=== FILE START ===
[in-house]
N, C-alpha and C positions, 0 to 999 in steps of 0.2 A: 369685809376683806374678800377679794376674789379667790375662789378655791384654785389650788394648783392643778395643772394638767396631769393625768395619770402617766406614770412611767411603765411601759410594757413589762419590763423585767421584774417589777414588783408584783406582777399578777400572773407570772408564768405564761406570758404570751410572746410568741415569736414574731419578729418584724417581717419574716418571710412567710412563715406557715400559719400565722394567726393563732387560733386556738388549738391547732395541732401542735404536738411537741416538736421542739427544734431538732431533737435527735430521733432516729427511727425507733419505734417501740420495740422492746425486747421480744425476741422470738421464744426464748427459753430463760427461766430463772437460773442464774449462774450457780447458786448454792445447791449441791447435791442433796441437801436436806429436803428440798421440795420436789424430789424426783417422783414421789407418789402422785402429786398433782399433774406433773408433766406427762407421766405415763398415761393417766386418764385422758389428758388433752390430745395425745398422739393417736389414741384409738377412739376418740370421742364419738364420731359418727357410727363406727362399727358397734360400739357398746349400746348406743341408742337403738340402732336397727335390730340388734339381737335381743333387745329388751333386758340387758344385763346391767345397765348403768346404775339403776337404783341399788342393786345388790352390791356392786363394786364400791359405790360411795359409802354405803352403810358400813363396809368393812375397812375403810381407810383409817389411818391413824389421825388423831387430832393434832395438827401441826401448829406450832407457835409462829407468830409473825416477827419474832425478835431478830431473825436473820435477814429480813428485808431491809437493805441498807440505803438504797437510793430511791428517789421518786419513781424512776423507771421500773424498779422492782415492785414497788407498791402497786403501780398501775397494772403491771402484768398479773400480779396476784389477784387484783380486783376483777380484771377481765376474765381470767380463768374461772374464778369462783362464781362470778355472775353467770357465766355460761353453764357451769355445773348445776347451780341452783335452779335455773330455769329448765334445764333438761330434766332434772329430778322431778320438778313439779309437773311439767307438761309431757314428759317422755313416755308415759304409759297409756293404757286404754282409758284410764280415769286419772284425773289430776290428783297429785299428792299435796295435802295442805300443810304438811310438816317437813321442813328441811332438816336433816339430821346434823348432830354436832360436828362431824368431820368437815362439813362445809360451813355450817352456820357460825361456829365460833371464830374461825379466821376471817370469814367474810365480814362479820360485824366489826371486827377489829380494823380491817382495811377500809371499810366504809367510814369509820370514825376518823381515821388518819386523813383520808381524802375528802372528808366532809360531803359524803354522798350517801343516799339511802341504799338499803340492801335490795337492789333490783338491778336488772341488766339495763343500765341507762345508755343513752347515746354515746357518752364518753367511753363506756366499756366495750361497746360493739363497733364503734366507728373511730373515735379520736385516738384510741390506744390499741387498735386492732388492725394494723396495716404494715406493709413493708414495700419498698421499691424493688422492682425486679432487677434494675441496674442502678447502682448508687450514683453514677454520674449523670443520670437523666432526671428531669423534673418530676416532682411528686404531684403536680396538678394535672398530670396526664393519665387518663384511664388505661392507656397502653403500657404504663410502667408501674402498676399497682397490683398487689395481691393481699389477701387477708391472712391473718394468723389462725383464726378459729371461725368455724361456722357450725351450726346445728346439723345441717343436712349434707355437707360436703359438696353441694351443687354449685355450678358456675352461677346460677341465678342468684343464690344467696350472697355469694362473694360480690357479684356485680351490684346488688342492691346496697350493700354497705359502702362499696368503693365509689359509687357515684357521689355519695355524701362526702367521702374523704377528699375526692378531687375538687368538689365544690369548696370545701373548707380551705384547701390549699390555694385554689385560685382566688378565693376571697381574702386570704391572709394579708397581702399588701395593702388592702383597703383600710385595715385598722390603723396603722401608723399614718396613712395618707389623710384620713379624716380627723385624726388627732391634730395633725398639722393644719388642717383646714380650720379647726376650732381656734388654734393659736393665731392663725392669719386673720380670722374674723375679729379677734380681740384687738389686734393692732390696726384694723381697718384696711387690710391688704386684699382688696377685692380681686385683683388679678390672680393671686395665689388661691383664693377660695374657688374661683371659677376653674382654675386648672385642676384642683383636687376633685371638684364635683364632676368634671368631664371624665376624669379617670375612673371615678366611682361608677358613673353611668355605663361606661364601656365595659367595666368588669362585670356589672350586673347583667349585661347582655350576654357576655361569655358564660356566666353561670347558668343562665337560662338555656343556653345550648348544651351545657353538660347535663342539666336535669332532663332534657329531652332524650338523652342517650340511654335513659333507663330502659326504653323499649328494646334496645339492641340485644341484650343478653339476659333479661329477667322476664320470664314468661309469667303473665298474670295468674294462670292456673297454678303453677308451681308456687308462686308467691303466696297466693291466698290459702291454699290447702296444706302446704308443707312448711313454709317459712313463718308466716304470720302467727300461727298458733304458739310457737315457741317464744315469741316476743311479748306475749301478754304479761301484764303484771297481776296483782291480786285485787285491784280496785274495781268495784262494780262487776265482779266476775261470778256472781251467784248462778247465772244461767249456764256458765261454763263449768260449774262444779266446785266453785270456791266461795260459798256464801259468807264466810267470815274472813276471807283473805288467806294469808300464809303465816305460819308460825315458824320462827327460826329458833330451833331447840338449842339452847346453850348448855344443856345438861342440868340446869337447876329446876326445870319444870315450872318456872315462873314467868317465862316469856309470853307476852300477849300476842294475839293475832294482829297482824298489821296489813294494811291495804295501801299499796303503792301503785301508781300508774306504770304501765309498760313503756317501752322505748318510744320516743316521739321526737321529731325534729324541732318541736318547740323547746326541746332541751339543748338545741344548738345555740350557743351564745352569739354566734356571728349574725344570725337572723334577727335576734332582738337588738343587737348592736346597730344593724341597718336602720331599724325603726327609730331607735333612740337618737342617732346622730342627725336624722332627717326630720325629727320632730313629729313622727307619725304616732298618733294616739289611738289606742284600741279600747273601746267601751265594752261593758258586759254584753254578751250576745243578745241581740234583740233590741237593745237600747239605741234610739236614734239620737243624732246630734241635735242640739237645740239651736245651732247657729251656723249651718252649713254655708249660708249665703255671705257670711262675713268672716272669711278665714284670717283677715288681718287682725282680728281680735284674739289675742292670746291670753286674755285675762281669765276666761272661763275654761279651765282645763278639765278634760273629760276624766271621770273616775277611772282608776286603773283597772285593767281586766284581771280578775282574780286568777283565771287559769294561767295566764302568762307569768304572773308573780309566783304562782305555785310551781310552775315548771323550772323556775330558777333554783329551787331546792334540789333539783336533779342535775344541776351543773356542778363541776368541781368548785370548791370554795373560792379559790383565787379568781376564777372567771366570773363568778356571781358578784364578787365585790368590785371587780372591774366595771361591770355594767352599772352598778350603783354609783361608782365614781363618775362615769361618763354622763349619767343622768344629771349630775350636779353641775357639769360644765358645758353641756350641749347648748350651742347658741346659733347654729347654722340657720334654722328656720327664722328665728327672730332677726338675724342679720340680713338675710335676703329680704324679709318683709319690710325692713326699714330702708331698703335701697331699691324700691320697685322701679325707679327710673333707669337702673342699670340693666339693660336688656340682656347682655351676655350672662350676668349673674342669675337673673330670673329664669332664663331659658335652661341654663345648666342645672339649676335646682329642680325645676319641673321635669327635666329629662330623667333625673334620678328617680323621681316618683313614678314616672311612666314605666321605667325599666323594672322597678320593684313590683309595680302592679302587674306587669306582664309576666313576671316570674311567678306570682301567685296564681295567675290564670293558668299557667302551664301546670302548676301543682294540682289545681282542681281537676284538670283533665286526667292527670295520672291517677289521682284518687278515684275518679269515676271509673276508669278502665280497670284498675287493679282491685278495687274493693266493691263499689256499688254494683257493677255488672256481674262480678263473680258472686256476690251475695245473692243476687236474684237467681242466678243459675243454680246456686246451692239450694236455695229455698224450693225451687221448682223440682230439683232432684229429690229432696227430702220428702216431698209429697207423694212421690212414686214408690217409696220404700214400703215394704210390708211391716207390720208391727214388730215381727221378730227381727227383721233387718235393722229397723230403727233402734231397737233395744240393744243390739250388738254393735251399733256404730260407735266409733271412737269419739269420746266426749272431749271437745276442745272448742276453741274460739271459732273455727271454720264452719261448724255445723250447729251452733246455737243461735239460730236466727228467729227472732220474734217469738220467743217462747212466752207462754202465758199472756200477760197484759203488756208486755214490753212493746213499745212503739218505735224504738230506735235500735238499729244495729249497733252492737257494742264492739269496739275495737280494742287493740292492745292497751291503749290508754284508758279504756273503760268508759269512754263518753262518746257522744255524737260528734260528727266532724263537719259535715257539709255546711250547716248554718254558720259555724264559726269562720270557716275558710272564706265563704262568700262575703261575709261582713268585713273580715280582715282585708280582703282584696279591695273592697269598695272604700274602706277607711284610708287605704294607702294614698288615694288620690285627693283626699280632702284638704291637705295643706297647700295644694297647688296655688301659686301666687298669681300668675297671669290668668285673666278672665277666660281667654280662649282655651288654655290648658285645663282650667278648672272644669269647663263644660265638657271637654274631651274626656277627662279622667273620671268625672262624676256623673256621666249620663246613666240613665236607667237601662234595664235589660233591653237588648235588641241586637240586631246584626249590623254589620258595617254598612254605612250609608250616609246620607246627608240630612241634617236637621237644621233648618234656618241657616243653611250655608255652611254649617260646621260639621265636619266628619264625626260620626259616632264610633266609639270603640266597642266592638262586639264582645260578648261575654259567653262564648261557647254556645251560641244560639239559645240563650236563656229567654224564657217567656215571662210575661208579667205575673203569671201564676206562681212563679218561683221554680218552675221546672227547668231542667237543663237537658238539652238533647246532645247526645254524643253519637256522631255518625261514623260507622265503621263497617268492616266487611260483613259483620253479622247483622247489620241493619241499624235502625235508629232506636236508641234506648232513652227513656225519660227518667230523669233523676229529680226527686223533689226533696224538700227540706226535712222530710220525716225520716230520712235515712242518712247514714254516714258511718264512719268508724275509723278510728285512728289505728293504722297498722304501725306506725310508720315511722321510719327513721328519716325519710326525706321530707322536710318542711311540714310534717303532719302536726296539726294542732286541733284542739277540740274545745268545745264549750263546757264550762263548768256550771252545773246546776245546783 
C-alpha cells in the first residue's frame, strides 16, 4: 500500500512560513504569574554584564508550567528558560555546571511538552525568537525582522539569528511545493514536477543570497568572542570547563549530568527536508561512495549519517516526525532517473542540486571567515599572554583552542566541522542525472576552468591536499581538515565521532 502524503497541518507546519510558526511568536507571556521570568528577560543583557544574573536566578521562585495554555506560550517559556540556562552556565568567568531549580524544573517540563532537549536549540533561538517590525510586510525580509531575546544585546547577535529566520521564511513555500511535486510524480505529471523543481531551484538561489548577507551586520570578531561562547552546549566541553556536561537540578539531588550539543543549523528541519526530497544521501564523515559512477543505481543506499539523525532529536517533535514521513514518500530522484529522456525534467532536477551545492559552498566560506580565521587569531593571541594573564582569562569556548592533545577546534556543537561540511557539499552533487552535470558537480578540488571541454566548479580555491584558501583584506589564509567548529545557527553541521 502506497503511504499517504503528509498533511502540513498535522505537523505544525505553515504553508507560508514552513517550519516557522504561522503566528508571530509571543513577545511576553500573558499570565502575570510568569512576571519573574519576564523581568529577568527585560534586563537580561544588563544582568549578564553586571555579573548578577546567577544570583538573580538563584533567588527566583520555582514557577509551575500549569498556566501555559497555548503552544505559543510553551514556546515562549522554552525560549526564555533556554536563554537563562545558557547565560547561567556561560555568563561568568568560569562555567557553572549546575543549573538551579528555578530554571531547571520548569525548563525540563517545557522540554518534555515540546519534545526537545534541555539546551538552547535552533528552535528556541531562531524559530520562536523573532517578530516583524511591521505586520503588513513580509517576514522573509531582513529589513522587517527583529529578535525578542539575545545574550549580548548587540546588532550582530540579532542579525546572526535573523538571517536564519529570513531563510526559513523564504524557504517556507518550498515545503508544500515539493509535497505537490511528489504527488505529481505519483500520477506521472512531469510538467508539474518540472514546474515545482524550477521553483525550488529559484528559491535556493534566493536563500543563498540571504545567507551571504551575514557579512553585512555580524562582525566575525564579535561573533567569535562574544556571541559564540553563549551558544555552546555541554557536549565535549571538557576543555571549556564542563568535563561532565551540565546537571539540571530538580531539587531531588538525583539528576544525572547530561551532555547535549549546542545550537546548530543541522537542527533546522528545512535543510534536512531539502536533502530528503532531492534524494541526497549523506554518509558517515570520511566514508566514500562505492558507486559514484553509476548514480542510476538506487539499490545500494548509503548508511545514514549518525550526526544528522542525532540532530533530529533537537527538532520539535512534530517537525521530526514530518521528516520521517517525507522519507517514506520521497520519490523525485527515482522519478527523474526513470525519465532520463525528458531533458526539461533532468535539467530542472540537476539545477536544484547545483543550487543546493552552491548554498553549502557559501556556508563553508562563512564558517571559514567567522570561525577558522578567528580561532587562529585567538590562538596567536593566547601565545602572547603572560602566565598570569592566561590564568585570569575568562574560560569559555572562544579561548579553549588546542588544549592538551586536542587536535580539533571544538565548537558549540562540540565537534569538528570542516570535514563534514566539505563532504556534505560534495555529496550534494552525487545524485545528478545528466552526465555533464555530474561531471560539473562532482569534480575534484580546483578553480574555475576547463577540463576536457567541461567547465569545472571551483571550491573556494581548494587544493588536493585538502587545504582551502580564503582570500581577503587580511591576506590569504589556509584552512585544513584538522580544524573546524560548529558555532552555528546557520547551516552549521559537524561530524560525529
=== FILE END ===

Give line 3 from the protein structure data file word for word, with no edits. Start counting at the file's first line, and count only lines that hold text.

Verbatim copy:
C-alpha cells in the first residue's frame, strides 16, 4: 500500500512560513504569574554584564508550567528558560555546571511538552525568537525582522539569528511545493514536477543570497568572542570547563549530568527536508561512495549519517516526525532517473542540486571567515599572554583552542566541522542525472576552468591536499581538515565521532 502524503497541518507546519510558526511568536507571556521570568528577560543583557544574573536566578521562585495554555506560550517559556540556562552556565568567568531549580524544573517540563532537549536549540533561538517590525510586510525580509531575546544585546547577535529566520521564511513555500511535486510524480505529471523543481531551484538561489548577507551586520570578531561562547552546549566541553556536561537540578539531588550539543543549523528541519526530497544521501564523515559512477543505481543506499539523525532529536517533535514521513514518500530522484529522456525534467532536477551545492559552498566560506580565521587569531593571541594573564582569562569556548592533545577546534556543537561540511557539499552533487552535470558537480578540488571541454566548479580555491584558501583584506589564509567548529545557527553541521 502506497503511504499517504503528509498533511502540513498535522505537523505544525505553515504553508507560508514552513517550519516557522504561522503566528508571530509571543513577545511576553500573558499570565502575570510568569512576571519573574519576564523581568529577568527585560534586563537580561544588563544582568549578564553586571555579573548578577546567577544570583538573580538563584533567588527566583520555582514557577509551575500549569498556566501555559497555548503552544505559543510553551514556546515562549522554552525560549526564555533556554536563554537563562545558557547565560547561567556561560555568563561568568568560569562555567557553572549546575543549573538551579528555578530554571531547571520548569525548563525540563517545557522540554518534555515540546519534545526537545534541555539546551538552547535552533528552535528556541531562531524559530520562536523573532517578530516583524511591521505586520503588513513580509517576514522573509531582513529589513522587517527583529529578535525578542539575545545574550549580548548587540546588532550582530540579532542579525546572526535573523538571517536564519529570513531563510526559513523564504524557504517556507518550498515545503508544500515539493509535497505537490511528489504527488505529481505519483500520477506521472512531469510538467508539474518540472514546474515545482524550477521553483525550488529559484528559491535556493534566493536563500543563498540571504545567507551571504551575514557579512553585512555580524562582525566575525564579535561573533567569535562574544556571541559564540553563549551558544555552546555541554557536549565535549571538557576543555571549556564542563568535563561532565551540565546537571539540571530538580531539587531531588538525583539528576544525572547530561551532555547535549549546542545550537546548530543541522537542527533546522528545512535543510534536512531539502536533502530528503532531492534524494541526497549523506554518509558517515570520511566514508566514500562505492558507486559514484553509476548514480542510476538506487539499490545500494548509503548508511545514514549518525550526526544528522542525532540532530533530529533537537527538532520539535512534530517537525521530526514530518521528516520521517517525507522519507517514506520521497520519490523525485527515482522519478527523474526513470525519465532520463525528458531533458526539461533532468535539467530542472540537476539545477536544484547545483543550487543546493552552491548554498553549502557559501556556508563553508562563512564558517571559514567567522570561525577558522578567528580561532587562529585567538590562538596567536593566547601565545602572547603572560602566565598570569592566561590564568585570569575568562574560560569559555572562544579561548579553549588546542588544549592538551586536542587536535580539533571544538565548537558549540562540540565537534569538528570542516570535514563534514566539505563532504556534505560534495555529496550534494552525487545524485545528478545528466552526465555533464555530474561531471560539473562532482569534480575534484580546483578553480574555475576547463577540463576536457567541461567547465569545472571551483571550491573556494581548494587544493588536493585538502587545504582551502580564503582570500581577503587580511591576506590569504589556509584552512585544513584538522580544524573546524560548529558555532552555528546557520547551516552549521559537524561530524560525529